The evolution of the "double roll" is executed by taking a six-shooter—let us hope not one of those pitiful toys of the East—upon each forefinger, each weapon so hanging balanced on the trigger-guard and the trigger itself that it shall be ready to turn about the finger as upon a pivot, and shall be ready for instant discharge, the thumb cocking the weapon as it turns; yet so that it shall none the less be discharged only when the muzzle of the weapon is pointed away from the operator's person and not toward it.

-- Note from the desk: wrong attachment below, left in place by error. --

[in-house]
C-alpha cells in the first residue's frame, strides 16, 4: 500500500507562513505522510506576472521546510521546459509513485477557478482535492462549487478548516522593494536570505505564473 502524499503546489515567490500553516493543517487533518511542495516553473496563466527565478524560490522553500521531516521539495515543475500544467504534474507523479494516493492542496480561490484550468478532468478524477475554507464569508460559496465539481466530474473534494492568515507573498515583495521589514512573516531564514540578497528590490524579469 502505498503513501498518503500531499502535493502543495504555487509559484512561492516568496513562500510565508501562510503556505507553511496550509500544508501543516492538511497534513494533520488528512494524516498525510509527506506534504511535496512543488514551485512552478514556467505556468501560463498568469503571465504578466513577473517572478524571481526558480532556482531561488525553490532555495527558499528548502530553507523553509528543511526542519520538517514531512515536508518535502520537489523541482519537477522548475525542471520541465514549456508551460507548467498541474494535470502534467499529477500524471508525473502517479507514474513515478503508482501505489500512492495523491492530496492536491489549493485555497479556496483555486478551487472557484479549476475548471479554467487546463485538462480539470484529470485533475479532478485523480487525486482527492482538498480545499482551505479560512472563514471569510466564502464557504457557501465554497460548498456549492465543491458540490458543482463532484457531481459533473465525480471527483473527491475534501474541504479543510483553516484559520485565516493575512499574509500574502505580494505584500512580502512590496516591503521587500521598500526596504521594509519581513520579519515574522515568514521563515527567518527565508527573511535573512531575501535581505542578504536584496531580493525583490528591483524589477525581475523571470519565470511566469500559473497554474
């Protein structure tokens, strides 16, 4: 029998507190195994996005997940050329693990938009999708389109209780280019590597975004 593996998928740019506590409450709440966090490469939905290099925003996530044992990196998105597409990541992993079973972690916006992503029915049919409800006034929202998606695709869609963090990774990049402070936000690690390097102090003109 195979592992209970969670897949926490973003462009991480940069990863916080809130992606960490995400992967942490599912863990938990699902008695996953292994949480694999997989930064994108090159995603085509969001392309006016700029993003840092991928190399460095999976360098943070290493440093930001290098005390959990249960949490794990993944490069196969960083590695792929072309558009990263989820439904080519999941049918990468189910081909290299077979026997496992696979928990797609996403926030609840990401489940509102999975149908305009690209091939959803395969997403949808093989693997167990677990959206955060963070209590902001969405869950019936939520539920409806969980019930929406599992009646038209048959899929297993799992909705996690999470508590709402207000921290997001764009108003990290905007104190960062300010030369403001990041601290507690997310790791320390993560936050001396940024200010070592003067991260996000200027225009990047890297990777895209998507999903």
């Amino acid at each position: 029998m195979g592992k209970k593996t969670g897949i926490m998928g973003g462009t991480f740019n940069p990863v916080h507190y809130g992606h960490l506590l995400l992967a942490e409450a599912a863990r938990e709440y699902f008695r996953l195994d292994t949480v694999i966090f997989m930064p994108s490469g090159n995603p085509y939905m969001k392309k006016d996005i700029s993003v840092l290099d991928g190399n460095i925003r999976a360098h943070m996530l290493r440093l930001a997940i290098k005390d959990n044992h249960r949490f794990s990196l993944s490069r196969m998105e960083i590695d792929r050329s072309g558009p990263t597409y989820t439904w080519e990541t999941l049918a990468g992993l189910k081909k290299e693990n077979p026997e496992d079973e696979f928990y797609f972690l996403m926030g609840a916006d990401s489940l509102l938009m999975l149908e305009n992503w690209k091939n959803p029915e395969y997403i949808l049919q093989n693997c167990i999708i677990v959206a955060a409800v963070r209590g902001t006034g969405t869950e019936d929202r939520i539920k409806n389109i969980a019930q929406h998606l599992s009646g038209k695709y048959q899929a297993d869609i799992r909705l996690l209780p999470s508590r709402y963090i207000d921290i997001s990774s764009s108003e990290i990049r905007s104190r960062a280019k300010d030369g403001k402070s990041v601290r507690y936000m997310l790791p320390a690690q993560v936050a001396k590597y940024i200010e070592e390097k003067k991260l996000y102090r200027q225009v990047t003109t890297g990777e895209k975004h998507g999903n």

It is best for the ambitious to begin this little sport with an empty weapon. Thus one will readily observe that the click of the hammer is all too often heard before the whirl of the gun is fairly under way, and while the muzzle is pointed midway of the operator's person; the weight of the heavy gun being commonly sufficient to pull back the trigger and so discharge the piece. When the ambitious soul has learned to do this "roll" with one empty gun, he may try it with two empty guns. If he finds it possible thus to content himself, it will perhaps be all the better for him. To stand upright, with a gun in each hand, even an empty gun, and so revolve the same while its own cylinder is revolving, is not wholly easy, though when one has finally gotten both hemispheres of his brain into accord with his forefingers, he will ever thereafter be able to understand fully the double revolution of the earth upon its axis and around the sun; provided always that he is able to perform the "double roll" without hitch or break, pulling right and left forefinger alternately and rapidly until he has heard what in his tentative case must be a series of six double clicks.